The competition for the oldest trophy in international sport dates back to 1851 when the yacht America sailed across the Atlantic to take on the best of the British fleet. The trophy that was first won in 1851 was then donated through a Deed of Gift to the New York Yacht Club, to be held as a challenge trophy for friendly competition between nations. The races haven’t always been friendly, and the competition is often fierce. But that’s to be expected with so much at stake, when ‘there is no second’ as Queen Victoria was told on the occasion of the first race over 160 years ago.
The 35th America’s Cup marks the latest chapter in this great sporting story. The history of the America’s Cup has been defined by eras of Defenders and Challengers. The Defender is the yacht club (or its team) that won the previous America’s Cup and will look to defend their title. The Challenger is their opponent, and if the Challenger goes on to win then they become the Defender of the next America’s Cup.
The America’s Cup is a challenge-based competition. If nobody challenges the Defender, there is no competition, although this has never happened- someone always wants to take it! When you win the America’s Cup you become the ‘defender’ and inherit the rights to the event. As defender you can determine the location and timing of the next competition. If you agree with the challenger(s), you can also determine the type of boat, the format of racing and most other rules around the event. If you can’t agree to terms with the challenger, you must race under conditions specified in the Deed of Gift, which was written in 1857. In the modern era of the Cup, this has only happened twice, in 1988 and 2010.
For many years there was only one Challenger. From 1871 to 1967 the competition was between just two teams, a challenger and a defender. Beginning in 1970, multiple challengers were allowed, leading to the advent of the challenger series. This was the beginning of the end of the USA’s dominance as the challengers would race each other for the right to make the final, getting stronger through internal competition. But even with that boost, it would take 13 more years before Australia beat America to bring the trophy and the competition outside the USA for the first time. Since 1851 the America’s Cup has represented a pure pursuit of excellence. A winning team must excel at yacht design and engineering, sailing, athleticism, team building, and in modern times, sports-marketing, fundraising and even psychology! In its 166-year history, only four countries, represented by just six yacht clubs, have won the America’s Cup: the Unites States, Australia, New Zealand, and Switzerland.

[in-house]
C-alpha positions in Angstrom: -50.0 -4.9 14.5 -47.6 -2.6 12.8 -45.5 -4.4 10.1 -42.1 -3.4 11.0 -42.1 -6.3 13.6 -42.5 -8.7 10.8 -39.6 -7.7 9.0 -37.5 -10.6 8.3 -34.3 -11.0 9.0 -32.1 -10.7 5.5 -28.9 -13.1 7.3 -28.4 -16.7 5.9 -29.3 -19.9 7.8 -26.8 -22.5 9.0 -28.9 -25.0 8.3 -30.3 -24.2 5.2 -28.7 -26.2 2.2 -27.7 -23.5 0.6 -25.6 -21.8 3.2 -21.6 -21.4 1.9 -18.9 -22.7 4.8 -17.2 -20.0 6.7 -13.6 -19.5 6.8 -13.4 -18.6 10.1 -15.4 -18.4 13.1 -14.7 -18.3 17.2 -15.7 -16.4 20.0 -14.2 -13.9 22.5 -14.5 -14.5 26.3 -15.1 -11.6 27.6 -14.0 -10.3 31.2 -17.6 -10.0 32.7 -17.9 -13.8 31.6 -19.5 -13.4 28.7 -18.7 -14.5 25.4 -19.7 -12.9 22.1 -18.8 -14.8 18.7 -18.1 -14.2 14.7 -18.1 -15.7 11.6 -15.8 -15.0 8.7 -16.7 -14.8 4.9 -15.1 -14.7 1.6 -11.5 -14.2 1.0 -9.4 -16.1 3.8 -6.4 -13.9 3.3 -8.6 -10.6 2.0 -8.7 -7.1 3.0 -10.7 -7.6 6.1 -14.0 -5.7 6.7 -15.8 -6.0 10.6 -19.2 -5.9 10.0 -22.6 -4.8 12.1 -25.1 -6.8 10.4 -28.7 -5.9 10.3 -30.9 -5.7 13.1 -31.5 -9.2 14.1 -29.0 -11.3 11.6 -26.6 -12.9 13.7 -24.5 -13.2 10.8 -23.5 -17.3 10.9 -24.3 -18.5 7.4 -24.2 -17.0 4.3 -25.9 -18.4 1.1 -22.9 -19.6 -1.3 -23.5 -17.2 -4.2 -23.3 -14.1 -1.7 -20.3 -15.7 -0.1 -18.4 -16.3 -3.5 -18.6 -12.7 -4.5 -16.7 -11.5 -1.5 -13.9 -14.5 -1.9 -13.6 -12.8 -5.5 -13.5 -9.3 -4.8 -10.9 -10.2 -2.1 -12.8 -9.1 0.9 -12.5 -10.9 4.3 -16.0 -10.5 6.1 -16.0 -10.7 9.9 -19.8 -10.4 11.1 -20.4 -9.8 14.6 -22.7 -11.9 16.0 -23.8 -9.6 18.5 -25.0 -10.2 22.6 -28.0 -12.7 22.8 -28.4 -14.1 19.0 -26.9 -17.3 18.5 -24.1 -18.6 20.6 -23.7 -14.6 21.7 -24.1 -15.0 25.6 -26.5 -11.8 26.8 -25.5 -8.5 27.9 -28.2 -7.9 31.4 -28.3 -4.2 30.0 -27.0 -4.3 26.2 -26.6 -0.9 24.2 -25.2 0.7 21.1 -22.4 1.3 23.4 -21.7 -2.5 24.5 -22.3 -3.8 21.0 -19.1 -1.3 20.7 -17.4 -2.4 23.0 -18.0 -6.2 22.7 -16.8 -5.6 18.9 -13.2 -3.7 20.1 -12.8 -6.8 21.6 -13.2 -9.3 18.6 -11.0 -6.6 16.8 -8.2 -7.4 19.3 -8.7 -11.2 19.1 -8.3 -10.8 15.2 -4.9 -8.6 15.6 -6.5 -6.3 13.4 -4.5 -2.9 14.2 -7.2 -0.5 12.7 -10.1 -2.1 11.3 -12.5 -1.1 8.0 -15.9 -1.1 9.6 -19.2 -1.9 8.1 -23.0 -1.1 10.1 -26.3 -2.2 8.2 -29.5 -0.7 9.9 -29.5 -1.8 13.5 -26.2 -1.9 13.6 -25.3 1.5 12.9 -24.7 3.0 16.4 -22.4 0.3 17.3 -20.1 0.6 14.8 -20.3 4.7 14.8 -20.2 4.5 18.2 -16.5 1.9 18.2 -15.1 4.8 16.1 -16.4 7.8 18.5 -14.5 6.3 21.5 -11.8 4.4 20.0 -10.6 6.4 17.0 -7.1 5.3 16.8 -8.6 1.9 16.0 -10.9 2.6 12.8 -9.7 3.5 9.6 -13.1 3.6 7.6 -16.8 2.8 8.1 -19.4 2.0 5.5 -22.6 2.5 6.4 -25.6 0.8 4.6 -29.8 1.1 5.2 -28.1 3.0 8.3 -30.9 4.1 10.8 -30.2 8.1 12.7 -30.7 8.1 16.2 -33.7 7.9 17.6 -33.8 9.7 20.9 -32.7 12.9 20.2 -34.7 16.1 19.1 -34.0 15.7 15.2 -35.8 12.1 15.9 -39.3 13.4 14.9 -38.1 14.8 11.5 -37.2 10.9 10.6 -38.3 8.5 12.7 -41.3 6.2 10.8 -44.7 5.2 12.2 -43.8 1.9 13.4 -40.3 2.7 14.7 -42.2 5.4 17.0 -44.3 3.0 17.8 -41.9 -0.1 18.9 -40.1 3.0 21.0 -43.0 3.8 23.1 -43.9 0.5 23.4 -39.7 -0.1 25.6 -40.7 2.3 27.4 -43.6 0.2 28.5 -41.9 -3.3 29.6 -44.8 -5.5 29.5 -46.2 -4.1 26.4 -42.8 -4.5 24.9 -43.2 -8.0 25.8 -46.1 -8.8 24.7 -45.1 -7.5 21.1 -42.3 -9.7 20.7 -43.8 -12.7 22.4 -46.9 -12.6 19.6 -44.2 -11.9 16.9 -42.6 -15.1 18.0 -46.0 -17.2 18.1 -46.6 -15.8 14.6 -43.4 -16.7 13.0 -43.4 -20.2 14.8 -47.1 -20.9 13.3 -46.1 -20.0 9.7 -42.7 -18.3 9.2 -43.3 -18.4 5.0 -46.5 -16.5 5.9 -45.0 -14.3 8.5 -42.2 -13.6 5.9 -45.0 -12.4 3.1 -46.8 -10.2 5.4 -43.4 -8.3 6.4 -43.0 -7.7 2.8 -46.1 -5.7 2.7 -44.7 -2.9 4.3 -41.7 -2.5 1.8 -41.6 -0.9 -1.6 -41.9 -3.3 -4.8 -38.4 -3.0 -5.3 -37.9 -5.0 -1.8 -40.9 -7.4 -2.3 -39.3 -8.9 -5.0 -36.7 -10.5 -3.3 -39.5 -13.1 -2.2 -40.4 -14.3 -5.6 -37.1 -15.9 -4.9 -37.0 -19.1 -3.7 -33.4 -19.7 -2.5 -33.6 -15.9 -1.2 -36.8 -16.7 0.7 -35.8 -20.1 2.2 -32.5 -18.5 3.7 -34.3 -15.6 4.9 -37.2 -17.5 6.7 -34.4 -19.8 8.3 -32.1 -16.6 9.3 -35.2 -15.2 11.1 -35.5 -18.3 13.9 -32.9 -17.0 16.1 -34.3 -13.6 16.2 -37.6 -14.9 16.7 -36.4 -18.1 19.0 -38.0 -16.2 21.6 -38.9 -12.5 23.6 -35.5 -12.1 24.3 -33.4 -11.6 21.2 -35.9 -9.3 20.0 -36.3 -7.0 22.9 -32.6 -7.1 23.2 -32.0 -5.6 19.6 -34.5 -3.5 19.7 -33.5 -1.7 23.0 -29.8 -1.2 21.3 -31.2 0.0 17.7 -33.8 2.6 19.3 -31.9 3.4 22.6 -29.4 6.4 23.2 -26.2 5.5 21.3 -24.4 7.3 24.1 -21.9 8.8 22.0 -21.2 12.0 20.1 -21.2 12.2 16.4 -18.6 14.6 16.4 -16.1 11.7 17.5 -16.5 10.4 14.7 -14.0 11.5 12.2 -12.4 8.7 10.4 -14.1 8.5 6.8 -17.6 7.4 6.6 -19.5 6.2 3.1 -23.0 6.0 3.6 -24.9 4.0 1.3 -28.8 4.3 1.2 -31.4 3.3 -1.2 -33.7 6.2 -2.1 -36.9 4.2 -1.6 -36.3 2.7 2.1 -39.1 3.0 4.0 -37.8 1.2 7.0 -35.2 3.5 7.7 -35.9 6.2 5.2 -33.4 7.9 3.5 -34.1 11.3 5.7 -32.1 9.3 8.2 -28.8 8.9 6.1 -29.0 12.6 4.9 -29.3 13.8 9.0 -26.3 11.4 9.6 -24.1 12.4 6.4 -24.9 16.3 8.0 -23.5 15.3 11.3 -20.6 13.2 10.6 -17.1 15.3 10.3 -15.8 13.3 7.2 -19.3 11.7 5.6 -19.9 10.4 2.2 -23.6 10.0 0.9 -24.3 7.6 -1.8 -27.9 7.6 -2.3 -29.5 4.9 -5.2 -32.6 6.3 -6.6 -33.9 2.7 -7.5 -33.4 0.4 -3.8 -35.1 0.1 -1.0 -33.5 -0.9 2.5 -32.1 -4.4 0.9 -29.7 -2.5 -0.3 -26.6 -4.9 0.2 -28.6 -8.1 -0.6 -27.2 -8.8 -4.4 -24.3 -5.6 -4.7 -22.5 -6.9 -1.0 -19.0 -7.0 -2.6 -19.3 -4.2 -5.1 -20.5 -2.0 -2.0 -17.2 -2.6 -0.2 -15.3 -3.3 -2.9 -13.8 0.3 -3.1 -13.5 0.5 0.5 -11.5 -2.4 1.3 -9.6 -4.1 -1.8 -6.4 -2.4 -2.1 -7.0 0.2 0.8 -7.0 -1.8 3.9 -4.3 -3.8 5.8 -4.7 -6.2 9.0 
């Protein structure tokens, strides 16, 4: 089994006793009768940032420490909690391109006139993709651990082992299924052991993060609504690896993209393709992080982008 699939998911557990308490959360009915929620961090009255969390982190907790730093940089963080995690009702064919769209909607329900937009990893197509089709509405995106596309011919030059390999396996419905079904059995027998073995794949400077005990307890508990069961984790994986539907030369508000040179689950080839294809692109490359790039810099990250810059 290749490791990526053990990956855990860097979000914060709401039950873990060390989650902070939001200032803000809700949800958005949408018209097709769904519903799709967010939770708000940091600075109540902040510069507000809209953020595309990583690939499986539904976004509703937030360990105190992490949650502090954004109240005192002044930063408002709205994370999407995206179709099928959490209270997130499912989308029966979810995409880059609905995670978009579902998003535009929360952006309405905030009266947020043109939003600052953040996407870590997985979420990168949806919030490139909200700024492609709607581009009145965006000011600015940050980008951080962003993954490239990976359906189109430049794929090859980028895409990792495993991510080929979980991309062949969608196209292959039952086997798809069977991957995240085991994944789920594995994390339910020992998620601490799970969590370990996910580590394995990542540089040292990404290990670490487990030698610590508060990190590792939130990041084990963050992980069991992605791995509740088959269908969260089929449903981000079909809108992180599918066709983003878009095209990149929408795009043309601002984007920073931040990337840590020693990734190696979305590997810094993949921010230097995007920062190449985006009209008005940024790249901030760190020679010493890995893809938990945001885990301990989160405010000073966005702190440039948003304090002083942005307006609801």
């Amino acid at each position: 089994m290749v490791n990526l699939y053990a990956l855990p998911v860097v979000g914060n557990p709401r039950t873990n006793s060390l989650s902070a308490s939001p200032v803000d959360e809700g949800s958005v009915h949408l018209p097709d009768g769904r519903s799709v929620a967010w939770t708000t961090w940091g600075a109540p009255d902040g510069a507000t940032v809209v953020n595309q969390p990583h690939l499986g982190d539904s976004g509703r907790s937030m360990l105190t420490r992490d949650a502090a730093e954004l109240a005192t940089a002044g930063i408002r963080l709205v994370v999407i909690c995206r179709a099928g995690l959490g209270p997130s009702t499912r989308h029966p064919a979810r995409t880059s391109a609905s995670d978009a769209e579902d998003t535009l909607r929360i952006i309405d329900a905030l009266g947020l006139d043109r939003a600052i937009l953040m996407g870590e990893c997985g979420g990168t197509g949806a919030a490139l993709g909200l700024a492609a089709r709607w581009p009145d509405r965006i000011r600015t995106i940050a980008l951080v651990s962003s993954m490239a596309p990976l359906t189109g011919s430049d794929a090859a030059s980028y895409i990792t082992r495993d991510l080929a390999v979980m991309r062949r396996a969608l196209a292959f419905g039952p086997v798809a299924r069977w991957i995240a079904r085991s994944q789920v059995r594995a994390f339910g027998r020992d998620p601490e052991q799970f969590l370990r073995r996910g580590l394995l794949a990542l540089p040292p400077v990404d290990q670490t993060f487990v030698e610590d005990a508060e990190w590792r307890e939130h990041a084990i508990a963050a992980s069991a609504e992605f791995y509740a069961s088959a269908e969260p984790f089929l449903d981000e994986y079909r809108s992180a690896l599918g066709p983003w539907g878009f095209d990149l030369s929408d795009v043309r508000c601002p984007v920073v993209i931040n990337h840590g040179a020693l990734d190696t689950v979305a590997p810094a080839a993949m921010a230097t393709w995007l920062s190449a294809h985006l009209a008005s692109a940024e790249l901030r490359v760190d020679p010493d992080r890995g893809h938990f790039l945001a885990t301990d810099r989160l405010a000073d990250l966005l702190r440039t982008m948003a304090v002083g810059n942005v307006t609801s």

Sir Peter Blake, the iconic skipper who led Team New Zealand to two Cup victories (1995, 2000) once wrote: "The America’s Cup is what it is because it is so difficult to win... It is not a game for the faint hearted. It is a game for those who are not scared of pitting themselves against the best that the world has to offer. It’s a game where winning is almost impossible, almost, but not impossible. And this is why it is worth fighting for. It is the difficulty that gives any challenge some sense. This is the essence of life itself."
In the 35th America’s Cup Defender ORACLE TEAM USA has five extremely worthy challengers: Artemis Racing, Emirates Team New Zealand, Groupama Team France, Land Rover BAR, and SoftBank Team Japan. Only one of these challengers will go on to face the Defender in the 35th America’s Cup Match presented by Louis Vuitton, as ORACLE TEAM USA attempt to become just the second team in history to win three consecutive America’s Cup matches. The battle is sure to be hard-fought - just as it should be.
Here are the Defenders and those who have challenged them for the oldest trophy in international sport:
|1876||Madeleine||USA||Countess of Dufferin||Canada||Madeleine|
|1930||Enterprise||USA||Shamrock V||N Ireland||Enterprise|
|1983||Liberty||USA||Australia II||Australia||Australia II|
|1987||Kookaburra III||Australia||Stars & Stripes '87||USA||Stars & Stripes '87|
|1988||Stars & Stripes '89||USA||New Zealand||New Zealand||Stars & Stripes|
|1992||America3||USA||Il Moro di Venezia||Italy||America3|
|1995||Young America||USA||Team New Zealand||New Zealand||Team New Zealand|
|2000||Team New Zealand||New Zealand||Luna Rossa||Italy||Team New Zealand|
|2003||Team New Zealand||New Zealand||Alinghi||Switzerland||Alinghi|
|2007||Alinghi||Switzerland||Emirates Team New Zealand||New Zealand||Alinghi|
|2010||Alinghi 5||Switzerland||USA 17||USA||USA 17|
|2013||"17"||USA||Emirates Team New Zealand|
Top photo H.Peterson
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